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Time to give up on the CFTC

IMG Auteur
Published : May 24th, 2013
720 words - Reading time : 1 - 2 minutes
( 9 votes, 4.9/5 ) , 6 commentaries
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Gene Arensberg has an article out on the COMEX price smash where he concludes that:
"in order for the initial 124 tonne sale to have occurred “legally” it would have had to have been 14 traders, all with zero orders open, all acting simultaneously, all acting independently, in their own self-interest, without colluding with each other to “sell-for-effect” or conspiring to foment a price smash.

In actuality, the chances that there were 14 traders who held zero open orders all acting independently, all throwing their full allowable 3,000 contracts into the gold market within a few minutes of each other are infinitesimally small."

Gene notes that hedge members have a bona fide hedger exemption "to sell more than the limit, but not without filing paperwork with the exchange" which means that "whoever blew out the gold market on April 12 is already known to the CFTC (and what documentation they used to back up their trade)."

Now I would have thought that position limits would still apply to the person whom the hedger was executing for. A quick google search brought up this 20 page client update document from a law firm. Reading through the first few pages I was confronted by stuff like this:

"To qualify as a bona fide hedging transaction under the Final Rule, a transaction or position must (1) represent a substitute for transactions made or to be made or positions taken or to be taken at a later time in a physical marketing channel, (2) be economically appropriate to the reduction of risks in the conduct and management of a commercial enterprise, and (3) either (a) qualify as one of the eight enumerated bona fide hedging transactions under the Final Rule and arise from the potential change in the value of (x) assets a person owns, produces, manufactures, processes or merchandises or anticipates owning, producing, manufacturing, processing or merchandising, (y) liabilities a person owes or anticipates incurring or (z) services a person provides, purchases or anticipates providing or purchasing, or (b) qualify as a “passthrough swap.”"

Eyes glazing over? Same here, so I then proceeded to the scroll/skim through reading method. My lay person summary: plenty of loopholes for someone to do what they want and have the CFTC running around in circles.

Now you know why the CFTC investigation into silver has been going on for years without any result.

As I said in response to this question: Do you think Bart Chilton of the CFTC is imagining things when he says its happening, or maybe he wants to be loved by the Goldbug crowd?:

"Consider that the CFTC has to deal/manage/politic two types of market participants – producers, who want prices to be high and consumers, who want prices to be low. I have seen the theory that Bart’s role is to play to or appease the consumers, which in the case of PMs means they want high prices. I really don’t know if this is the case or he is just straight up. Either way he is often very careful in what he says, and keep in mind the difference between manipulation and suppression. Bart talks of manipulation, not suppression."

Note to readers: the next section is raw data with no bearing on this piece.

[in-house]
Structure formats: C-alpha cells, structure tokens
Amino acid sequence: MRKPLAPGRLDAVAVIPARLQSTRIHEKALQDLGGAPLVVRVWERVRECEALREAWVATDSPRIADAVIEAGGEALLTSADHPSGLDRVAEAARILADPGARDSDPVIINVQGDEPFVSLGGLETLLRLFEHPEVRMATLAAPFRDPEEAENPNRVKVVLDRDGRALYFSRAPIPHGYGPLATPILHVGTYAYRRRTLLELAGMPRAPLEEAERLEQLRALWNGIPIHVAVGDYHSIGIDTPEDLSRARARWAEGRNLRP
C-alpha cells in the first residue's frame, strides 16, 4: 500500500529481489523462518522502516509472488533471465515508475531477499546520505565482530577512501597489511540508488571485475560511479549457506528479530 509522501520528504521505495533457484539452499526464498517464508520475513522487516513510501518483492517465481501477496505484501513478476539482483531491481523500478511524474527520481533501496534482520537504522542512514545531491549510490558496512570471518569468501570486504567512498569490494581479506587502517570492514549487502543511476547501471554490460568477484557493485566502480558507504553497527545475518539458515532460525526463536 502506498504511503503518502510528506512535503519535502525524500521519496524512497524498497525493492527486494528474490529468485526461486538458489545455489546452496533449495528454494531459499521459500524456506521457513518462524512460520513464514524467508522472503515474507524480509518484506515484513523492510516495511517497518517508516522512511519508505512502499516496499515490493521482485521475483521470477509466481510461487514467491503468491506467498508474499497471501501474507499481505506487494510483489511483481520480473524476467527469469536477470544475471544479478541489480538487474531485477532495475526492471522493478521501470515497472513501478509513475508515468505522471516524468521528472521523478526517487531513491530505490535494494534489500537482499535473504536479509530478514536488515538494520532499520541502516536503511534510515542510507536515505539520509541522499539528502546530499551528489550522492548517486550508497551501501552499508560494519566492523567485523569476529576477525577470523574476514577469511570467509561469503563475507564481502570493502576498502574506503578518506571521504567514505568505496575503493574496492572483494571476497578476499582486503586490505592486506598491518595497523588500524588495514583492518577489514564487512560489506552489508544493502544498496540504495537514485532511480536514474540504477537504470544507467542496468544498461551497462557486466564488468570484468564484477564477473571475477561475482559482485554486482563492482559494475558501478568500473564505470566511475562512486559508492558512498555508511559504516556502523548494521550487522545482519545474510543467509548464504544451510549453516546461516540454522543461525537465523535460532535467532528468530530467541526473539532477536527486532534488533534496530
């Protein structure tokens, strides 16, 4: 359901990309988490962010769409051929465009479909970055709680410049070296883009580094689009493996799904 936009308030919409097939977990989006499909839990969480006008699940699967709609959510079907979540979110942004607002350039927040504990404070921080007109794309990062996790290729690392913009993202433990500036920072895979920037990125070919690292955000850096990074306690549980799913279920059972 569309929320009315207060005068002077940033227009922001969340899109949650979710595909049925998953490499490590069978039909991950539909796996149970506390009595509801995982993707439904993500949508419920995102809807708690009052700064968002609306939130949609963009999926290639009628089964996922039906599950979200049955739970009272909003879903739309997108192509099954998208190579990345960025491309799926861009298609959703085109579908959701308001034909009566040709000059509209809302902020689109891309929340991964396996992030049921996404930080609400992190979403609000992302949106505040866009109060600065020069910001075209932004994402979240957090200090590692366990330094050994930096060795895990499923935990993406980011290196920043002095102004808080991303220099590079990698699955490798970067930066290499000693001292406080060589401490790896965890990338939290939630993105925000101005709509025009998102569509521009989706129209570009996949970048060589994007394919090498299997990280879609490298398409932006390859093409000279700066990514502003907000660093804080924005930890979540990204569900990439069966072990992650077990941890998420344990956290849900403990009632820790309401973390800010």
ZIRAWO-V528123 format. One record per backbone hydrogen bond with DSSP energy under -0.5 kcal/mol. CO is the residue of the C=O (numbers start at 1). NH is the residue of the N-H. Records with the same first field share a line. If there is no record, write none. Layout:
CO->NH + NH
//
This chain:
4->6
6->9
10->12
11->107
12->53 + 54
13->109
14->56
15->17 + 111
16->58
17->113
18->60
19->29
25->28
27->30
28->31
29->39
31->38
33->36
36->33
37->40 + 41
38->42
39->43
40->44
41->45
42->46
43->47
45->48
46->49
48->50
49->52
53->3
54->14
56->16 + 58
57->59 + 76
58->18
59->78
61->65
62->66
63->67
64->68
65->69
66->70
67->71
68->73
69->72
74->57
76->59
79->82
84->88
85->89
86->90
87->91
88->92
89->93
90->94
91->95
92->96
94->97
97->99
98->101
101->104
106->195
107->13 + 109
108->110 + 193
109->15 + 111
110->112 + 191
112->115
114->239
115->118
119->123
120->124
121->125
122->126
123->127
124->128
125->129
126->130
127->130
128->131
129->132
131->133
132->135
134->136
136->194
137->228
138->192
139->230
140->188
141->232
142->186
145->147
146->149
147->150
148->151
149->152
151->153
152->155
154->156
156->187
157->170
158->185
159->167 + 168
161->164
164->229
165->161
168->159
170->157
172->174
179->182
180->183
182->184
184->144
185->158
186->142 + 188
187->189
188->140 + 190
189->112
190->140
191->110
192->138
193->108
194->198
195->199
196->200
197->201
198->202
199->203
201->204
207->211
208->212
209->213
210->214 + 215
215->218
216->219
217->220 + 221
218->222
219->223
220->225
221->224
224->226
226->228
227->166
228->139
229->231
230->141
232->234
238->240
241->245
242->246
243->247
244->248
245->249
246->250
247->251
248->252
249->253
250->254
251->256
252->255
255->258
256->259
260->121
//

To that I'd add the CFTC has to deal with a complex set of rules and regulations. When regulations get this complex market fairness and transparency is actually harmed, and the only ones who benefit are those big enough to have lawyers able to work out the loopholes.

What the market needs is straightforward commonsense rules that everyone knows in advance, just like Kid Dynamite points out in this post on cancelling trades. Or just drop the pretence and go free-for-all law of the jungle.
Having interest rates this low doesn't help, as speculators have minimal cost in holding a position for a long time (until it blows up) or taking on large positions. This just adds to the volatility.
Time to give up on the CFTC being able to control this, just like Ted Butler did.

BTW, Perth Mint once had a new hire in our Treasury department suggest we should trade on COMEX. That got laughed at (and that was before MF Global). We will take our chances in the OTC market, where at least we can pick our counterparties, do due dilligence on them, and trade on our terms.
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Latest comment posted for this article
The Perth Mint refines 300 to 400 tonnes of gold a year, we make coins and bars and you think we can do that without a substantial amount of physical gold in work in progress inventory? That inventory backs the Certificate Program. See here for a rebutta  Read more
Bron Suchecki - 5/26/2013 at 7:49 AM GMT
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Bron is a shill for paper gold and paper silver, as exemplified by the Perth Mint Certificate Program.
This program will be exposed to be the fractional reserve bullion fraud that it is when paper and physical prices diverge,
and the Great Perth Mint Bullion Bank Run commences.

A dress rehearsal took place in 2008.

http://silverstockreport.com/2008/perth7.html
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The Perth Mint refines 300 to 400 tonnes of gold a year, we make coins and bars and you think we can do that without a substantial amount of physical gold in work in progress inventory? That inventory backs the Certificate Program. See here for a rebuttal of the idea that we would just keep investor's cash rather than buy gold http://goldchat.blogspot.com.au/2008/12/mint-has-no-gold-again.html
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#1 Who writes the regulations? That ought'a tell you something might go amiss.